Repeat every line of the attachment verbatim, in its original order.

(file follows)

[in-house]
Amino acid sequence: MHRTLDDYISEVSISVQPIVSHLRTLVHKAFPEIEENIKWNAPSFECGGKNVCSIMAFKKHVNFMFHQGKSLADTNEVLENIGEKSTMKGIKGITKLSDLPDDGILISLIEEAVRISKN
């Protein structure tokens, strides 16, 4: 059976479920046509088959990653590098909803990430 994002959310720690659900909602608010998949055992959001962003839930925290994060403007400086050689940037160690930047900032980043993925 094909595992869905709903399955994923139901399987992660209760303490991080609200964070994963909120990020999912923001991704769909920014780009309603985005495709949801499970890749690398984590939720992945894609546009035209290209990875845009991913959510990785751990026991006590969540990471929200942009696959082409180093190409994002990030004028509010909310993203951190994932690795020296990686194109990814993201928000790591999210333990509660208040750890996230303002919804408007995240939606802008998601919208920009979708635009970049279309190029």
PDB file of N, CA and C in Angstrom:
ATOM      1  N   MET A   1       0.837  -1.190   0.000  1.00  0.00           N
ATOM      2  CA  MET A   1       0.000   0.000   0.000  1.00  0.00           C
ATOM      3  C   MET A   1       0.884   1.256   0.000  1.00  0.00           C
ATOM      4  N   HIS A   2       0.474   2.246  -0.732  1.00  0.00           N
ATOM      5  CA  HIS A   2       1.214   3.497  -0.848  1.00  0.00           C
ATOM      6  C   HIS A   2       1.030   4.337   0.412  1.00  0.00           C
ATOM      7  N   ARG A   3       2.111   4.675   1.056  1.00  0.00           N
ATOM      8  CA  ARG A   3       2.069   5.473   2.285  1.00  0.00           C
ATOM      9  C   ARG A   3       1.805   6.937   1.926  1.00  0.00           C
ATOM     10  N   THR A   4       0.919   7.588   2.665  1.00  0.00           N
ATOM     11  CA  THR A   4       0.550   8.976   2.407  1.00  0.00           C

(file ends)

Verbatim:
[in-house]
Amino acid sequence: MHRTLDDYISEVSISVQPIVSHLRTLVHKAFPEIEENIKWNAPSFECGGKNVCSIMAFKKHVNFMFHQGKSLADTNEVLENIGEKSTMKGIKGITKLSDLPDDGILISLIEEAVRISKN
């Protein structure tokens, strides 16, 4: 059976479920046509088959990653590098909803990430 994002959310720690659900909602608010998949055992959001962003839930925290994060403007400086050689940037160690930047900032980043993925 094909595992869905709903399955994923139901399987992660209760303490991080609200964070994963909120990020999912923001991704769909920014780009309603985005495709949801499970890749690398984590939720992945894609546009035209290209990875845009991913959510990785751990026991006590969540990471929200942009696959082409180093190409994002990030004028509010909310993203951190994932690795020296990686194109990814993201928000790591999210333990509660208040750890996230303002919804408007995240939606802008998601919208920009979708635009970049279309190029």
PDB file of N, CA and C in Angstrom:
ATOM      1  N   MET A   1       0.837  -1.190   0.000  1.00  0.00           N
ATOM      2  CA  MET A   1       0.000   0.000   0.000  1.00  0.00           C
ATOM      3  C   MET A   1       0.884   1.256   0.000  1.00  0.00           C
ATOM      4  N   HIS A   2       0.474   2.246  -0.732  1.00  0.00           N
ATOM      5  CA  HIS A   2       1.214   3.497  -0.848  1.00  0.00           C
ATOM      6  C   HIS A   2       1.030   4.337   0.412  1.00  0.00           C
ATOM      7  N   ARG A   3       2.111   4.675   1.056  1.00  0.00           N
ATOM      8  CA  ARG A   3       2.069   5.473   2.285  1.00  0.00           C
ATOM      9  C   ARG A   3       1.805   6.937   1.926  1.00  0.00           C
ATOM     10  N   THR A   4       0.919   7.588   2.665  1.00  0.00           N
ATOM     11  CA  THR A   4       0.550   8.976   2.407  1.00  0.00           C